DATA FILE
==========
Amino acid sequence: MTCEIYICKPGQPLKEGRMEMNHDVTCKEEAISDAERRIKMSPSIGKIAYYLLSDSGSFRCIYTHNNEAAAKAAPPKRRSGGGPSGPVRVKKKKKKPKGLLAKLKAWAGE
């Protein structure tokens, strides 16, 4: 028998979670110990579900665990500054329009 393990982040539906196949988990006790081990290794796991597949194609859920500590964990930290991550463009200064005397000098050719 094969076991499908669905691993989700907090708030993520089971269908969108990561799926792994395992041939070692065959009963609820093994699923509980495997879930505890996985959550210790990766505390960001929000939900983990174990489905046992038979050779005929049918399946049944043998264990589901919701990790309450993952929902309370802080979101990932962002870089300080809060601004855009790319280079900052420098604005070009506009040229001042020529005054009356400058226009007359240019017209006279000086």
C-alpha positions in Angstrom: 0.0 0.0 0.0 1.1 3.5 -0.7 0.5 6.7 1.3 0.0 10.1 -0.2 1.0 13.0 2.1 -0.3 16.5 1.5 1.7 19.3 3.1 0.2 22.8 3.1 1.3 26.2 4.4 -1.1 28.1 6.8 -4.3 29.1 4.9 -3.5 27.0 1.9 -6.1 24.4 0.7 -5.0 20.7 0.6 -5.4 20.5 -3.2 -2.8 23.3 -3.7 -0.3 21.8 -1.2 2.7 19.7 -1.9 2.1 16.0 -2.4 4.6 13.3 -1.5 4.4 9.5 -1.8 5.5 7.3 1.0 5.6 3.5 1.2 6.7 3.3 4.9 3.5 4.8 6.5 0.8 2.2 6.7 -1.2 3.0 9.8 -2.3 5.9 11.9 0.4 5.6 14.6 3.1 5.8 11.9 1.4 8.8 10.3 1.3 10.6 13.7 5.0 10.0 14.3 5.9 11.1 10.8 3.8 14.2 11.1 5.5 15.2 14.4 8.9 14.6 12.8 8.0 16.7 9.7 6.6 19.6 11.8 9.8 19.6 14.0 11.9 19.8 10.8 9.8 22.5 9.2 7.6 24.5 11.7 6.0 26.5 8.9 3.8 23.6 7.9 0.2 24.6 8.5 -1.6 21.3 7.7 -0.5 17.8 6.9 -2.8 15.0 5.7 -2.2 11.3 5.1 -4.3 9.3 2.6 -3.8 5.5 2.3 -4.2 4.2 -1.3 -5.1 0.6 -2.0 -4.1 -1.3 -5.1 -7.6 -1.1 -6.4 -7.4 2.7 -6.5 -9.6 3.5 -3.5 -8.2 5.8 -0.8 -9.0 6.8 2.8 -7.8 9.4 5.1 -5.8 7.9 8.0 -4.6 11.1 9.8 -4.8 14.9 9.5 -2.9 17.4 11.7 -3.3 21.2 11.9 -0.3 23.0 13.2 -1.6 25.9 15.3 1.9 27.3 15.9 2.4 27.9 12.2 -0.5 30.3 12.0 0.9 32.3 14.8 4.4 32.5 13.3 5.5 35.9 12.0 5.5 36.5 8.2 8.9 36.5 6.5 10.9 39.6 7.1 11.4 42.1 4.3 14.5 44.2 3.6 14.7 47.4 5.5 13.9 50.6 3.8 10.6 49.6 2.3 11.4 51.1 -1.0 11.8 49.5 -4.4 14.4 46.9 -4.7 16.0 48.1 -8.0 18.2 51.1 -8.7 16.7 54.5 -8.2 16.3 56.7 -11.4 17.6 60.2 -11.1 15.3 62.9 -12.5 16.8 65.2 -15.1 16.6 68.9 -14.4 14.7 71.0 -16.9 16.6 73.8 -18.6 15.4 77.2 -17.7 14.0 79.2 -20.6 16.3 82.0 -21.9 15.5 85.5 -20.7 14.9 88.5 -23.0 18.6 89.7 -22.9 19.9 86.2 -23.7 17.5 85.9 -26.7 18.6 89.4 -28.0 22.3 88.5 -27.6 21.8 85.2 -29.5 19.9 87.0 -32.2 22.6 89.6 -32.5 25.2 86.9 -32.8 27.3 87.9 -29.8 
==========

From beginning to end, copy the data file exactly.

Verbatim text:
Amino acid sequence: MTCEIYICKPGQPLKEGRMEMNHDVTCKEEAISDAERRIKMSPSIGKIAYYLLSDSGSFRCIYTHNNEAAAKAAPPKRRSGGGPSGPVRVKKKKKKPKGLLAKLKAWAGE
């Protein structure tokens, strides 16, 4: 028998979670110990579900665990500054329009 393990982040539906196949988990006790081990290794796991597949194609859920500590964990930290991550463009200064005397000098050719 094969076991499908669905691993989700907090708030993520089971269908969108990561799926792994395992041939070692065959009963609820093994699923509980495997879930505890996985959550210790990766505390960001929000939900983990174990489905046992038979050779005929049918399946049944043998264990589901919701990790309450993952929902309370802080979101990932962002870089300080809060601004855009790319280079900052420098604005070009506009040229001042020529005054009356400058226009007359240019017209006279000086």
C-alpha positions in Angstrom: 0.0 0.0 0.0 1.1 3.5 -0.7 0.5 6.7 1.3 0.0 10.1 -0.2 1.0 13.0 2.1 -0.3 16.5 1.5 1.7 19.3 3.1 0.2 22.8 3.1 1.3 26.2 4.4 -1.1 28.1 6.8 -4.3 29.1 4.9 -3.5 27.0 1.9 -6.1 24.4 0.7 -5.0 20.7 0.6 -5.4 20.5 -3.2 -2.8 23.3 -3.7 -0.3 21.8 -1.2 2.7 19.7 -1.9 2.1 16.0 -2.4 4.6 13.3 -1.5 4.4 9.5 -1.8 5.5 7.3 1.0 5.6 3.5 1.2 6.7 3.3 4.9 3.5 4.8 6.5 0.8 2.2 6.7 -1.2 3.0 9.8 -2.3 5.9 11.9 0.4 5.6 14.6 3.1 5.8 11.9 1.4 8.8 10.3 1.3 10.6 13.7 5.0 10.0 14.3 5.9 11.1 10.8 3.8 14.2 11.1 5.5 15.2 14.4 8.9 14.6 12.8 8.0 16.7 9.7 6.6 19.6 11.8 9.8 19.6 14.0 11.9 19.8 10.8 9.8 22.5 9.2 7.6 24.5 11.7 6.0 26.5 8.9 3.8 23.6 7.9 0.2 24.6 8.5 -1.6 21.3 7.7 -0.5 17.8 6.9 -2.8 15.0 5.7 -2.2 11.3 5.1 -4.3 9.3 2.6 -3.8 5.5 2.3 -4.2 4.2 -1.3 -5.1 0.6 -2.0 -4.1 -1.3 -5.1 -7.6 -1.1 -6.4 -7.4 2.7 -6.5 -9.6 3.5 -3.5 -8.2 5.8 -0.8 -9.0 6.8 2.8 -7.8 9.4 5.1 -5.8 7.9 8.0 -4.6 11.1 9.8 -4.8 14.9 9.5 -2.9 17.4 11.7 -3.3 21.2 11.9 -0.3 23.0 13.2 -1.6 25.9 15.3 1.9 27.3 15.9 2.4 27.9 12.2 -0.5 30.3 12.0 0.9 32.3 14.8 4.4 32.5 13.3 5.5 35.9 12.0 5.5 36.5 8.2 8.9 36.5 6.5 10.9 39.6 7.1 11.4 42.1 4.3 14.5 44.2 3.6 14.7 47.4 5.5 13.9 50.6 3.8 10.6 49.6 2.3 11.4 51.1 -1.0 11.8 49.5 -4.4 14.4 46.9 -4.7 16.0 48.1 -8.0 18.2 51.1 -8.7 16.7 54.5 -8.2 16.3 56.7 -11.4 17.6 60.2 -11.1 15.3 62.9 -12.5 16.8 65.2 -15.1 16.6 68.9 -14.4 14.7 71.0 -16.9 16.6 73.8 -18.6 15.4 77.2 -17.7 14.0 79.2 -20.6 16.3 82.0 -21.9 15.5 85.5 -20.7 14.9 88.5 -23.0 18.6 89.7 -22.9 19.9 86.2 -23.7 17.5 85.9 -26.7 18.6 89.4 -28.0 22.3 88.5 -27.6 21.8 85.2 -29.5 19.9 87.0 -32.2 22.6 89.6 -32.5 25.2 86.9 -32.8 27.3 87.9 -29.8 